Parenting Tip of the Month: The New Time Out: When and How to Use Time Outs Effectively

by | Oct 1, 2016

Why are they helpful?

Time outs are a really useful tool that can used with children of all ages. In my experience, it is best that time outs are not used as a punishment, but rather an opportunity for your child to learn to manage their emotions, calm themselves down, and modify their behavior.

Time outs are most effective when used to address behaviors such as:

Disobeying rules or instructions
Doing something dangerous
Threatening others
Hostile arguing

Tips for Implementing Time Outs

As mentioned above, time outs are most helpful when they are used to help defuse and redirect an escalating situation as well as to help your child regain control of themselves. Below are several helpful tips to keep in mind to ensure that they are used effectively.

  1. Use time outs immediately and consistently. A child learns best when rules are implemented in an immediate and expected way. “Giving in” or waiting too long before employing the time out only leads to problems down the road.
  2.  Be calm, direct, and firm. Trying to over-explain or getting into a debate with your child only causes the situation to escalate. Children are great debaters! Instead, inform them briefly of the reason for the time out, that the time out will be over when they are calm and respectful and then step back to allow them to regain some self control.
  3. End the time out when your child is calm. A prescribed time for a time out can present challenges and often feels more like a punishment. Because the goal of a time out is to help deescalate and help your child learn to cool off, time outs should end when your child is calm and in control. As your child gets older, it is a great idea to help them learn to communicate to you when they feel calm. This allows them to become more self aware and take responsibility for their behaviors and emotion regulation.
  4. Give praise and positive reinforcement. Praise your child verbally and with a hug when they are able to calm down. Then, take a moment to help them reflect on why a time out was used and how they were able to cool down.
  5. Take a time-in with your child when they are too young to cognitively understand cause and effect. When you notice your child starting to lose control, calmly suggest that you both take a quiet moment together to calm down. When they are a bit older (between 2 and 3), you can start using more formal time outs. But, make sure to explain this new process to them before you need to use it so that they know what to expect.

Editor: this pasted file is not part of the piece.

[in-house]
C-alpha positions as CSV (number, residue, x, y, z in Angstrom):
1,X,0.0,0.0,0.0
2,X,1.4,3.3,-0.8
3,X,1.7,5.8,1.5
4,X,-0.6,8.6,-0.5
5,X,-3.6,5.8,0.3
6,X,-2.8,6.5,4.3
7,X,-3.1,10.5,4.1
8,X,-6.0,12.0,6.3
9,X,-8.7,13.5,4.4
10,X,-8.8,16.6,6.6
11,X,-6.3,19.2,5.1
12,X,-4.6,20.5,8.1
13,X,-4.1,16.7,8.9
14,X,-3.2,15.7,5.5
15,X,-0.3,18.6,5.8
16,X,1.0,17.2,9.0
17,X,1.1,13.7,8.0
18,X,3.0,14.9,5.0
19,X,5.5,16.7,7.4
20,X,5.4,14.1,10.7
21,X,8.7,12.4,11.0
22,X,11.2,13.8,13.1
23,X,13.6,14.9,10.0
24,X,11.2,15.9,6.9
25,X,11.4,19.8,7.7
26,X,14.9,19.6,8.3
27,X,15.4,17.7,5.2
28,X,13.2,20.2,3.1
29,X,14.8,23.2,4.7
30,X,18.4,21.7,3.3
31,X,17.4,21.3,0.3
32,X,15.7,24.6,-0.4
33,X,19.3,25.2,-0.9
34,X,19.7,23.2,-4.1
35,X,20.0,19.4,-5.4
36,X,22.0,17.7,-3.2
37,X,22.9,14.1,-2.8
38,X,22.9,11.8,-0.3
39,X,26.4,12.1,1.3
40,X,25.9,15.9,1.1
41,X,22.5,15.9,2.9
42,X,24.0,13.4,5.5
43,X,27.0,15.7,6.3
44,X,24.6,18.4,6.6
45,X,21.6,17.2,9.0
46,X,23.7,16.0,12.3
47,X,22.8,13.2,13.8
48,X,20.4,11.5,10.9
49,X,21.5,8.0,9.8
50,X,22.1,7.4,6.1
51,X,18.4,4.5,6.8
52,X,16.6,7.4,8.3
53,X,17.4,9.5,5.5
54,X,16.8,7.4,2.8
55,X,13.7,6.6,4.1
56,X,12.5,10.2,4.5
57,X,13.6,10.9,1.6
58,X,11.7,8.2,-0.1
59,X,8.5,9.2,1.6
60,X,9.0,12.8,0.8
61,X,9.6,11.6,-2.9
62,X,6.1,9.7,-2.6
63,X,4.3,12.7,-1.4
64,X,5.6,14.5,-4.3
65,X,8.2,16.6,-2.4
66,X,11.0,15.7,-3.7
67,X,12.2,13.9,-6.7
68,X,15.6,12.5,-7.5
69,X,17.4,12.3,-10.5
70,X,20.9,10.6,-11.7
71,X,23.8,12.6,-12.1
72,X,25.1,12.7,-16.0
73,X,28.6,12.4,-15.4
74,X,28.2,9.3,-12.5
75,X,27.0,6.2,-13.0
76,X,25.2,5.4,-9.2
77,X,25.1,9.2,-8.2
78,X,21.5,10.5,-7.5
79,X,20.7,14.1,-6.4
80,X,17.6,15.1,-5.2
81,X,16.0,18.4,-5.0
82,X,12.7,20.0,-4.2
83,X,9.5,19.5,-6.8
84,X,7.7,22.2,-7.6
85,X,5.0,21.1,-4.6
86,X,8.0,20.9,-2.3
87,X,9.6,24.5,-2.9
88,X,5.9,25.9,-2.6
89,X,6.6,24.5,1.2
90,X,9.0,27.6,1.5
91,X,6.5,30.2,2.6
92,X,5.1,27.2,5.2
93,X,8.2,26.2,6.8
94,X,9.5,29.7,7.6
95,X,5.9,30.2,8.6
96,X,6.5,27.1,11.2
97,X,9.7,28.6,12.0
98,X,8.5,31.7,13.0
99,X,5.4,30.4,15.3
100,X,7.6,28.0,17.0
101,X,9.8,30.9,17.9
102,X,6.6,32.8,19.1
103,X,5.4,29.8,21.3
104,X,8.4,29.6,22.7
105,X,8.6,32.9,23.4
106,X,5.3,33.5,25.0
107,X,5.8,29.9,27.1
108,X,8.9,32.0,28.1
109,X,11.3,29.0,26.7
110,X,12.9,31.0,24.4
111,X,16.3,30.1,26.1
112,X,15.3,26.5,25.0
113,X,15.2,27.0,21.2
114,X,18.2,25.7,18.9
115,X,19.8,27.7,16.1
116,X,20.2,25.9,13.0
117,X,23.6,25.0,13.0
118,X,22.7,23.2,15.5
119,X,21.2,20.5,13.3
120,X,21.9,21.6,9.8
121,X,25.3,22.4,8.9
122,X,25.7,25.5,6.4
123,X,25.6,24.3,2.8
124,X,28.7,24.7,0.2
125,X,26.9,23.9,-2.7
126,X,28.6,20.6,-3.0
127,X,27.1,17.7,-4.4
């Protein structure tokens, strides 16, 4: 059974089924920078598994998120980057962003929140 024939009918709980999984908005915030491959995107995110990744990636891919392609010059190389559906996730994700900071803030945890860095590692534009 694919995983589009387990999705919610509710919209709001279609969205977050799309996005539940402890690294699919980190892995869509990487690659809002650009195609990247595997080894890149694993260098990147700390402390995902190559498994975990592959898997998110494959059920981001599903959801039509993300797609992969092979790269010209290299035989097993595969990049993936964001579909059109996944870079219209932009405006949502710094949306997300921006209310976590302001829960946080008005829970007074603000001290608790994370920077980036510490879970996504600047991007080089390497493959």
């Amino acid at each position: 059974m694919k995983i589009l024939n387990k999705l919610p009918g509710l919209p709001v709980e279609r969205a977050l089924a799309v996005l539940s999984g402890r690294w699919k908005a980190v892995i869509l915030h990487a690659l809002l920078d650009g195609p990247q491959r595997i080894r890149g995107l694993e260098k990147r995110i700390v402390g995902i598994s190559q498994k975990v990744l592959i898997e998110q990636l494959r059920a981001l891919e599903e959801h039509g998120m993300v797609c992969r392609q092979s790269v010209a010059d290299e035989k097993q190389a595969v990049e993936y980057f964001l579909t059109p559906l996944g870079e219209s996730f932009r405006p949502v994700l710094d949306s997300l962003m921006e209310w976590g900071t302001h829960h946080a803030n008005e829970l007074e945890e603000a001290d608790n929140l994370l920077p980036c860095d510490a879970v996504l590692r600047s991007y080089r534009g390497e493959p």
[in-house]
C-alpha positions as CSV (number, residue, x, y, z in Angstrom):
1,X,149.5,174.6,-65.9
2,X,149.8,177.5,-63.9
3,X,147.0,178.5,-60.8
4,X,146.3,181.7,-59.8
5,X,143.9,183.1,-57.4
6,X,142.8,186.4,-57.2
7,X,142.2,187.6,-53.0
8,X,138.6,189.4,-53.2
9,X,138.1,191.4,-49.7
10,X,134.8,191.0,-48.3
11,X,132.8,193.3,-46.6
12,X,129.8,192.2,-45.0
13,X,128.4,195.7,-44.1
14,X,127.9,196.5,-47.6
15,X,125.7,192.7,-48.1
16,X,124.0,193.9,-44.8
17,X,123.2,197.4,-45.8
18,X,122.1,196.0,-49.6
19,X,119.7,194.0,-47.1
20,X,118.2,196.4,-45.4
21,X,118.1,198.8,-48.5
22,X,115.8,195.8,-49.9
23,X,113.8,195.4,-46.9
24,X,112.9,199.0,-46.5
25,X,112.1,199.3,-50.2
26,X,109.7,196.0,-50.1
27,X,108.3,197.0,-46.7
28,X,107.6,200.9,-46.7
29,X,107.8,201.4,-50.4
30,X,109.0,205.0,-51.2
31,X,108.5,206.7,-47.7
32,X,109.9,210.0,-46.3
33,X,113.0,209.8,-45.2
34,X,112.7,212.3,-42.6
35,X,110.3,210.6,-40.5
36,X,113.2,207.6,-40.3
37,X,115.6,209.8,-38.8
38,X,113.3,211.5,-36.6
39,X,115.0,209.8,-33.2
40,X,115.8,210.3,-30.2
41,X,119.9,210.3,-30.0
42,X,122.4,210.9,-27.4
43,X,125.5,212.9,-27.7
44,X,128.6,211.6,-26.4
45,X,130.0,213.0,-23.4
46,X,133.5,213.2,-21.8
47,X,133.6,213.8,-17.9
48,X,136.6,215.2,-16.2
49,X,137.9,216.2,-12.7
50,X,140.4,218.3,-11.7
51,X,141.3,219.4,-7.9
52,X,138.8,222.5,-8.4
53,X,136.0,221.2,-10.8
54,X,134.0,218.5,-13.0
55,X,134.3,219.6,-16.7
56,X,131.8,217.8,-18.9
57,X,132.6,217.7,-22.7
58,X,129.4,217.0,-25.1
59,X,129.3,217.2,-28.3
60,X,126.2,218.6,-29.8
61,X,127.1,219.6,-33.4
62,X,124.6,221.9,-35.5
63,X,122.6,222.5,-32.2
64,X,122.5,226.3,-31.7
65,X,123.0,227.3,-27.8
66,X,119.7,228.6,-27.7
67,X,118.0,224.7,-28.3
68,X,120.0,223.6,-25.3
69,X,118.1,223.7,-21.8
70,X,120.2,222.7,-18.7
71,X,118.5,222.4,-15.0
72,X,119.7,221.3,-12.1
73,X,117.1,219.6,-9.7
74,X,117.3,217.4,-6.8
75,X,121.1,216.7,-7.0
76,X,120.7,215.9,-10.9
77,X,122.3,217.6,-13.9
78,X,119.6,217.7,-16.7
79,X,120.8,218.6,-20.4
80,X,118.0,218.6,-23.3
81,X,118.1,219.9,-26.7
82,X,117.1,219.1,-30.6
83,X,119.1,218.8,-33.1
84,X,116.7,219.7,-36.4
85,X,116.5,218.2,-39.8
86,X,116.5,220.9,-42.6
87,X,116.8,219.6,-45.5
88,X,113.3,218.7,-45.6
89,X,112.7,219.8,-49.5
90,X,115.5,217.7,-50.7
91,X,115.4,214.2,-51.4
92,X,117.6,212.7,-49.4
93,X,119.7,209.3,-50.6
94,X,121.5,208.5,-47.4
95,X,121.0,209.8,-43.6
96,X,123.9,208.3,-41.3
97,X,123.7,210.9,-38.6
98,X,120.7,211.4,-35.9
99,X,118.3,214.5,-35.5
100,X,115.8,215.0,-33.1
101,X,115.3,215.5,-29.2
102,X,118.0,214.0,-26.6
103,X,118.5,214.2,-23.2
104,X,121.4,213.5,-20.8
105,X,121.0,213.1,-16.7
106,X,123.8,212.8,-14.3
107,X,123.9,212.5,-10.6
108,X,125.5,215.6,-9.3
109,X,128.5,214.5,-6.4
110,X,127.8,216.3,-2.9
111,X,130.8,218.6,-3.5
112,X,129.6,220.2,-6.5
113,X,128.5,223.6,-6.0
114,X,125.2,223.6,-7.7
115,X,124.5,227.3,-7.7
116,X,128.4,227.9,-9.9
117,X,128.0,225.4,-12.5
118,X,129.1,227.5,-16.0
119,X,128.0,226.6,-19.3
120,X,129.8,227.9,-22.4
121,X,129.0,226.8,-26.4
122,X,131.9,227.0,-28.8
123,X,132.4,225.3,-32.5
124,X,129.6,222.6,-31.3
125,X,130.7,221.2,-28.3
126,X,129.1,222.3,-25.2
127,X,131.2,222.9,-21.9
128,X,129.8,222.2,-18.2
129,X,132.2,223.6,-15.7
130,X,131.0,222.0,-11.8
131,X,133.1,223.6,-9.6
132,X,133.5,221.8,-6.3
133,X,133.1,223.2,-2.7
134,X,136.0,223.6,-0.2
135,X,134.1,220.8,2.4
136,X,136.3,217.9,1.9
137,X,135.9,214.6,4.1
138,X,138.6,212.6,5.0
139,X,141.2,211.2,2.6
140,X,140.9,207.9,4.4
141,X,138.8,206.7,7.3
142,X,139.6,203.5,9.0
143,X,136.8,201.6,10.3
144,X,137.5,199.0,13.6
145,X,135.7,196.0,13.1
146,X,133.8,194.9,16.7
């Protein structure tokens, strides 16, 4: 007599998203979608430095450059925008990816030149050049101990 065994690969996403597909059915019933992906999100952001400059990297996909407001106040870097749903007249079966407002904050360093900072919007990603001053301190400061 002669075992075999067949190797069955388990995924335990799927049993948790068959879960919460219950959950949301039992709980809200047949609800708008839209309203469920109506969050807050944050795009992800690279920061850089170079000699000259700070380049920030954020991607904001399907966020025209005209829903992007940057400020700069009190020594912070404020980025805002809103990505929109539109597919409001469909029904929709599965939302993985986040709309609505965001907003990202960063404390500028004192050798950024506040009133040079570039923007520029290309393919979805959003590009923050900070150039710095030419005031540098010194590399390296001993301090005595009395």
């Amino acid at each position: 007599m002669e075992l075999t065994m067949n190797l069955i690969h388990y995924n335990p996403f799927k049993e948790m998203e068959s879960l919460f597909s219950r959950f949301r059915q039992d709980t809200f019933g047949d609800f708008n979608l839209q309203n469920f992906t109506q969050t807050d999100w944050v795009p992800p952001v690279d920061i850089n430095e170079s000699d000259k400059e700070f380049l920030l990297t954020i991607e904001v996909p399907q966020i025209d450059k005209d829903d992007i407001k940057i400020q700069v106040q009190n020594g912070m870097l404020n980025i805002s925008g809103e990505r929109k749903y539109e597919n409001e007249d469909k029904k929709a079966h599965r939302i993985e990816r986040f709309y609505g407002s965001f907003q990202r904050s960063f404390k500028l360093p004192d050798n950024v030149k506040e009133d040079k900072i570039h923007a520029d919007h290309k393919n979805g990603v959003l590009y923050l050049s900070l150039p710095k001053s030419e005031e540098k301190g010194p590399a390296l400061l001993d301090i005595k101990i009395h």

6. Be flexible. At home you may have a special place where they can go to cool down. Creating a calm down corner filled with quiet time activities can be a great spot for time outs to take place. However, sometimes it can be more problematic to try and get your child to transition to that location and/or sometimes you are away from the house. In these cases, either find an alternative place or just have them sit still where they are.
  7. Adjust for older children. Time outs are not just for young children. In fact, time outs are equally important for older children like teenagers. Instead of engaging in a battle of wills with your child, suggest that they take some time to cool off and resume the conversation only when they can engage calmly and respectfully. If your teen is unable to disengage, remove yourself from the situation. Again, arguing with them to take a time out only escalates things and removing yourself models good emotion regulation skills.

Potential Pitfalls:

Problem: My child argues and talks back.

Try: Ignore. Do not engage in a discussion or power struggle. If the arguing escalates, simply remain calm and remind them that the time out will be over when they are calm and respectful.

Problem: My child tantrums and makes a mess when they are in time out.

Try: Institute the time out anyway. Making a mess is your child’s way of escalating the behavior in order to get you to give in. Children are really smart. If they think that making things worse will get you to cave in, they are more than willing to try it. Again, remind them that you need them to calm down. Once they are calm and you have processed the situation, instruct your child to clean up their mess. No enjoyable activities should resume until the mess is cleaned.

Problem: My child does not believe I will follow through on a time out.

Try: Never give a time out (or any consequence) unless you are willing to follow through. Over time and with consistency your child will learn that you mean what you say and will rebel less.

Problem: Other people in the house are not helping.

Try: Talk with your family about the importance of time outs and how they can be helpful. Remind them that using time outs can be beneficial for everyone and that things will only get worse if everyone doesn’t work together.


*Don’t Forget!

Time outs are not only for children. Sometimes as parents we need time outs from our children, and our spouses. If you feel that your emotions are high and you are not able to handle yourself in a calm and productive way, tell your family member that you need to take a time out and calm down. Not only will this prevent escalation, but it is a great way to model a healthy coping skill for your children.

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